Why Direct Mount?

Posted on by Jay Hale

Some players, myself included, have noticed a subtle but palpable difference between direct-mounted pickups and those mounted more traditionally in pick guards or mounting rings.

It was originally popularized by Edward Van Halen in his original Frankenstrat and various parts-mutt touring guitars, but it never really caught on in mass-produced instruments – maybe only a select few besides Eddie’s own EVH series.

I originally discovered the benefits in the neck pickups of my “parts-o-caster” Strat builds, and I recently noticed it in bridge humbuckers as well. I’m now fully a believer!

Direct mounted 59/Custom Hybrid

Direct-mounted 59/Custom Hybrid. Not messing around.

This is accomplished as the name implies, by mounting the pickup via small wood screws directly into the wood of the body’s pickup cavity. There seems to be an increase in resonance, and it imparts this woody “you are there” effect when the guitar is played. There’s “more” of your guitar there, more “umph” and “cluck” to picked notes. Sustain seems to be improved too, since the pickup appears to be sensing vibration from being directly connected within the cavity as well as from the strings!

If you’re using a moderate to high output pickup, a direct-mounted pickup also seems far less reliant on height adjustment to sound as if it’s in the “sweet spot” – usually it already just does. If not, one could quickly and easily build up the mounting surface with small wood shims to raise the pickup in the cavity accordingly. The guitar sounds more alive in your hands: more punchy, percussive and authoritative. Going forward I don’t see myself building any more Superstrats using mounting rings for their pickups. From now on all my pickups are going straight into the cavity!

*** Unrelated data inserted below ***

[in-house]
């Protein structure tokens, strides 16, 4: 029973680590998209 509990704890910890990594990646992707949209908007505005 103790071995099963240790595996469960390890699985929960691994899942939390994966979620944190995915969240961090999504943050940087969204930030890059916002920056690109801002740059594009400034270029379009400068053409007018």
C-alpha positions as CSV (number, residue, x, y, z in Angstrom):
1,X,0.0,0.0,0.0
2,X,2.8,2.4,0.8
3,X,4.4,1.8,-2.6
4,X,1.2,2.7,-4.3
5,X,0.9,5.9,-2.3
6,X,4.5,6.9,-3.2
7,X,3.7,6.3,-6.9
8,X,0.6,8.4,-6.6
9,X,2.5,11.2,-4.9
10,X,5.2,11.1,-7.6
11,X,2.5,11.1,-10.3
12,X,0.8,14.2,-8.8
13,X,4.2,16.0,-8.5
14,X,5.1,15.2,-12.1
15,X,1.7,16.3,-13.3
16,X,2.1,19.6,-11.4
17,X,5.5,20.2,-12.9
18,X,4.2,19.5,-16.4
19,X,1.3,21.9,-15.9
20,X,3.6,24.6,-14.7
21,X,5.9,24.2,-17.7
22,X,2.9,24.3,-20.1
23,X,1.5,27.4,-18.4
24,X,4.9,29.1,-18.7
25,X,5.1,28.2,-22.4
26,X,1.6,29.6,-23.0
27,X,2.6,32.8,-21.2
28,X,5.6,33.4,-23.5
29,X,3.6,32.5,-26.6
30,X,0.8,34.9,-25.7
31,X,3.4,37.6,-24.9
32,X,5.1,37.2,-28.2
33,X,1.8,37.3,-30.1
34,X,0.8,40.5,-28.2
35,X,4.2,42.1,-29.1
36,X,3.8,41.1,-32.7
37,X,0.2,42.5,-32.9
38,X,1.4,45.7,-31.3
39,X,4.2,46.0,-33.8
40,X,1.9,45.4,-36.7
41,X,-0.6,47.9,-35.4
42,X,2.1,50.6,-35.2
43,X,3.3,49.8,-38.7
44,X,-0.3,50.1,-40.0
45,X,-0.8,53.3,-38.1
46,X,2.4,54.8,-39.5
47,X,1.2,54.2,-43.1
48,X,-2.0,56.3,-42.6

Next time you’re in a music store and you notice a guitar with a direct mounted pickup, try it out. A/B it with a similar guitar with a pickguard or a mounting ring. See if you don’t notice a little extra something that you don’t hear in suspended pickups!

Written on August 12, 2012, by Jay Hale

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